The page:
2003 and 2001 Jaboulet Hermitage La Chapelle - Between these two wines as well was a readily apparent contrast in vintage characteristics. The 2003, more like the 2005, was riper, more forward and lusher in fruit than the 2001 but with a more savory, meatier, less creamily oaked character than the 2005. The 2001 had more acidic lift and came off a bit linear, more somber and backward, which is pretty much the same as when I tested a bottle a few years ago with the Doc and Stockbroker. The 2003, to my mind, is a wine to be enjoyed sooner and I'd wait a few more years to see if the more vin de garde styled 2001 will open up more.
1997 and 1995 Jaboulet Hermitage La Chapelle - Things got a lot more interesting with these vintages; as I mentioned earlier, La Chapelles need many years to strut their stuff - and these two were in fine stride. Showing off their complex characters, both proudly displayed their mature, smoky dark cherry, raspberry, cassis, truffle, bacon fat, roast meat, leather, tobacco, garrigue and cedar notes gently flecked with black pepper. The 1997 seemed comparatively sweeter and softer in fruit and more approachable than the earthier, more savory, solidly structured 1995. Both were excellent, clearly showcasing, in two distinct manners, the true beauty of mature La Chapelles.
These were excellent specimens, to be sure. The Stockbroker agreed and opined that, between the two, he preferred the better structured 1995. I, personally, would enjoy the 1997 on its own and pair the 1995 with a nice dish of roast venison, wild boar or grilled, herbed rack of lamb.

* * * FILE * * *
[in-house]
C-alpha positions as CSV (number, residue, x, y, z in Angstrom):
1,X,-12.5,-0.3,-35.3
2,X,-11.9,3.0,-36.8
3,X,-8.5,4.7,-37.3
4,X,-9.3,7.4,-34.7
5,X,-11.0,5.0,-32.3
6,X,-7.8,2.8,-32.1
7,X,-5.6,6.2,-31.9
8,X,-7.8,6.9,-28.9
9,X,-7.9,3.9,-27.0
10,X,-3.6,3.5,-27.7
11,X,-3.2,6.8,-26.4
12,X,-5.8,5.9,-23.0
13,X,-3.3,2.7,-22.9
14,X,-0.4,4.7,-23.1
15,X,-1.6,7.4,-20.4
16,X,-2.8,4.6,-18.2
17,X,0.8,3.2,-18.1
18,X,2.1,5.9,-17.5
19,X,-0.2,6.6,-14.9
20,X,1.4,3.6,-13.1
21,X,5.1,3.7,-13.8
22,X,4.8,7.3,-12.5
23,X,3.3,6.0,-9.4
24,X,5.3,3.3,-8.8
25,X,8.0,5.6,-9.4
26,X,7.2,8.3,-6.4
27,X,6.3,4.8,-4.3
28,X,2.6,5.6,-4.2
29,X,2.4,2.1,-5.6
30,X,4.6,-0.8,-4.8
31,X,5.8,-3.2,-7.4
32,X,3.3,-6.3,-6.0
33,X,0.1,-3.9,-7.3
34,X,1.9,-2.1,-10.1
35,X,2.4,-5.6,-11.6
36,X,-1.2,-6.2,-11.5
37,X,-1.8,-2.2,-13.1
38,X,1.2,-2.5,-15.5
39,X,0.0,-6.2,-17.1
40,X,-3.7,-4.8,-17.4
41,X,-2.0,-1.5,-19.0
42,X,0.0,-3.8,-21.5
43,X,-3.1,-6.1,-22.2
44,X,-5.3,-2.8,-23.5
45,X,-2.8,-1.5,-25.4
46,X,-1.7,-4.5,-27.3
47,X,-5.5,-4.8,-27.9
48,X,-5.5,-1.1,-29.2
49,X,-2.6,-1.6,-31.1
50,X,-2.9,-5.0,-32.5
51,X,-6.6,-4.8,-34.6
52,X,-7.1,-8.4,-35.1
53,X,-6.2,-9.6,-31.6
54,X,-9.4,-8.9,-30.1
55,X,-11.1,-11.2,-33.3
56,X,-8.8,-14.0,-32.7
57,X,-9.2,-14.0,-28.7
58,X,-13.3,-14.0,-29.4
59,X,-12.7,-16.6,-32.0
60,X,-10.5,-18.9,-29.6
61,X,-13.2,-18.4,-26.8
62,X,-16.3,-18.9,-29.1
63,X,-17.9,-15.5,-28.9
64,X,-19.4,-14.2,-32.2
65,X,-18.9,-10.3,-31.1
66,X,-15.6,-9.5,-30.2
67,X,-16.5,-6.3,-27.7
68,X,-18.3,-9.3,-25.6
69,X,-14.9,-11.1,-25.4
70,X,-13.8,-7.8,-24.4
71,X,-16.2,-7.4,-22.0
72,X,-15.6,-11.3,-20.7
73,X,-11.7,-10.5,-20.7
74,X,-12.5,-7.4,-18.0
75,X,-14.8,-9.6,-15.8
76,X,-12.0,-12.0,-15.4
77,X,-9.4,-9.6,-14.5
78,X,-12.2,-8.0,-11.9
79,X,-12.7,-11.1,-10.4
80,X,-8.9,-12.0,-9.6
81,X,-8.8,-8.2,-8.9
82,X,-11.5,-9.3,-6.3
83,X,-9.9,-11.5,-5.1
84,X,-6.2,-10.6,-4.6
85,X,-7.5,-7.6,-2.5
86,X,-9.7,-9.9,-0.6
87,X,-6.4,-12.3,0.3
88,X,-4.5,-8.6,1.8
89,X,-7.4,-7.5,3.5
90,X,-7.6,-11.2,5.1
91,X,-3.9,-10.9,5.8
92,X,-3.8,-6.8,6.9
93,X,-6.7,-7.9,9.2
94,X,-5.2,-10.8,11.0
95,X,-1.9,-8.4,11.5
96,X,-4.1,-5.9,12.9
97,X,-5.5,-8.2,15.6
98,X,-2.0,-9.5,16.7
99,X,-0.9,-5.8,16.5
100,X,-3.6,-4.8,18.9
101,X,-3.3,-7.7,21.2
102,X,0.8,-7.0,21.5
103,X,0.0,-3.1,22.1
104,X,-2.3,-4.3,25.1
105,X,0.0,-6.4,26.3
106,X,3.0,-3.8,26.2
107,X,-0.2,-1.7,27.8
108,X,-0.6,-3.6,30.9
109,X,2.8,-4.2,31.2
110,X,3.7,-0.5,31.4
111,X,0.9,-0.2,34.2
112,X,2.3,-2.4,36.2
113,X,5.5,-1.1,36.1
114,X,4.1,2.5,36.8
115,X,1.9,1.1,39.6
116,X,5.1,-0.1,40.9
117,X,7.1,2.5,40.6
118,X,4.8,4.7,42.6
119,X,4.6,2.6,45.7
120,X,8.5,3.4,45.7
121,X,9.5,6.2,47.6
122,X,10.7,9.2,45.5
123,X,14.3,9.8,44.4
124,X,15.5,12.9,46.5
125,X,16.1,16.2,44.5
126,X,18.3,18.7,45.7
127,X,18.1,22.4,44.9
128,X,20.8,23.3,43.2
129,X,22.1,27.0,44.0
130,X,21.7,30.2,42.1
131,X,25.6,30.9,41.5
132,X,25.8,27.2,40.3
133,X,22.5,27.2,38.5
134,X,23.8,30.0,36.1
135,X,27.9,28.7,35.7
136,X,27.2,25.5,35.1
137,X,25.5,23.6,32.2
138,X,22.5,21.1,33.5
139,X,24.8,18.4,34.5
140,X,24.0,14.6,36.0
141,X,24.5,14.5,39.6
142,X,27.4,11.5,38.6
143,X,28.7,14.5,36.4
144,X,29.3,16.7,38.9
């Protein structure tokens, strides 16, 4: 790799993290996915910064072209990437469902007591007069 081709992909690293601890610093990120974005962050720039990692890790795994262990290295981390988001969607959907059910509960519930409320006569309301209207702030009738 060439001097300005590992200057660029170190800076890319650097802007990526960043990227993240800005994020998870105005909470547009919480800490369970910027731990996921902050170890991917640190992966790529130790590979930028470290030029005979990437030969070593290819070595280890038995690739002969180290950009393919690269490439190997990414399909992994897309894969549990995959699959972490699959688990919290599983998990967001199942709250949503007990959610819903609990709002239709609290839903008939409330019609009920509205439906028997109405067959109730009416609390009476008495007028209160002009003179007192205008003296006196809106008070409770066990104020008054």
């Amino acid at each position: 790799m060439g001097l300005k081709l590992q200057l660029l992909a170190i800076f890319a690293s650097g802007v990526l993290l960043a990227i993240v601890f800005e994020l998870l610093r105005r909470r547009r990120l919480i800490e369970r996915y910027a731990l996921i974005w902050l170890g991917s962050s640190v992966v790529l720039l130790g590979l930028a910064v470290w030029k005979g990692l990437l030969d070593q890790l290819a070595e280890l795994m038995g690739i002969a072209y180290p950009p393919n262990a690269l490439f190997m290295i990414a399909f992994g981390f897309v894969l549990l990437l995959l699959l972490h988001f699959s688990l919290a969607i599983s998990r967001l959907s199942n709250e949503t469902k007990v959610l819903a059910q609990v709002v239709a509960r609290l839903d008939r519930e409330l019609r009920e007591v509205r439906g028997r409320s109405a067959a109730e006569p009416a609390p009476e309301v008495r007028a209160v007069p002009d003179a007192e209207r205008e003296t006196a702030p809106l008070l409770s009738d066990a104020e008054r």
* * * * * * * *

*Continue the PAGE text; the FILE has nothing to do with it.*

With the penultimate course of Assorted Cheese, Lavosh, Crackers, Quince Paste and Fresh Grapes, the oldest wine of the evening was served.
1985 Jaboulet Hermitage La Chapelle - This wine had the most alluring bouquet of subtle game, sweet bacon fat and smoky cedar delicately lacing the seamlessly silky-smooth, pure, soft raspberry, cherry and cassis elixir. Discreet, well-worn leather, walnut, truffle and tobacco notes finely woven into the underlying cassis added even more complexity and depth. Great balance, if not as firmly structured as the 1995 at this point. Contemplative, intellectual, yet suave and confident, excellent wine.
Of the mature wines that night, I would recommend this vintage to be enjoyed now and as often as possible, together with the 1997. The 1995 will most likely improve even more in the next 5-8 years.
Dessert of Chocolate and Lebuchen Lava Cake with Vanilla Ice Cream was then served...
...with glasses of Graham's "The Tawny" Port.
A Lavazza double espresso and a few more stories with Bernie and Oscar ended yet another memorable wine dinner. I would have loved to linger over more port and a cigar, but it was a working day the next day after all.
Many thanks, Alex, for inviting me; and bon voyage to Cristophe. It was a great pleasure meeting you and learning even more of Jaboulet's wines. I will surely try some of Jaboulet's Domaine de Thalabert Crozes Hermitage as you recommended.
Special mention must be made to Red's excellent sommelier, Ace. As passionately emphasized by Cristophe, proper serving temperature can make or break a wine's showing at any tasting. Ace took every effort to insure that all the evening's wines were served at their best. Good show, Ace.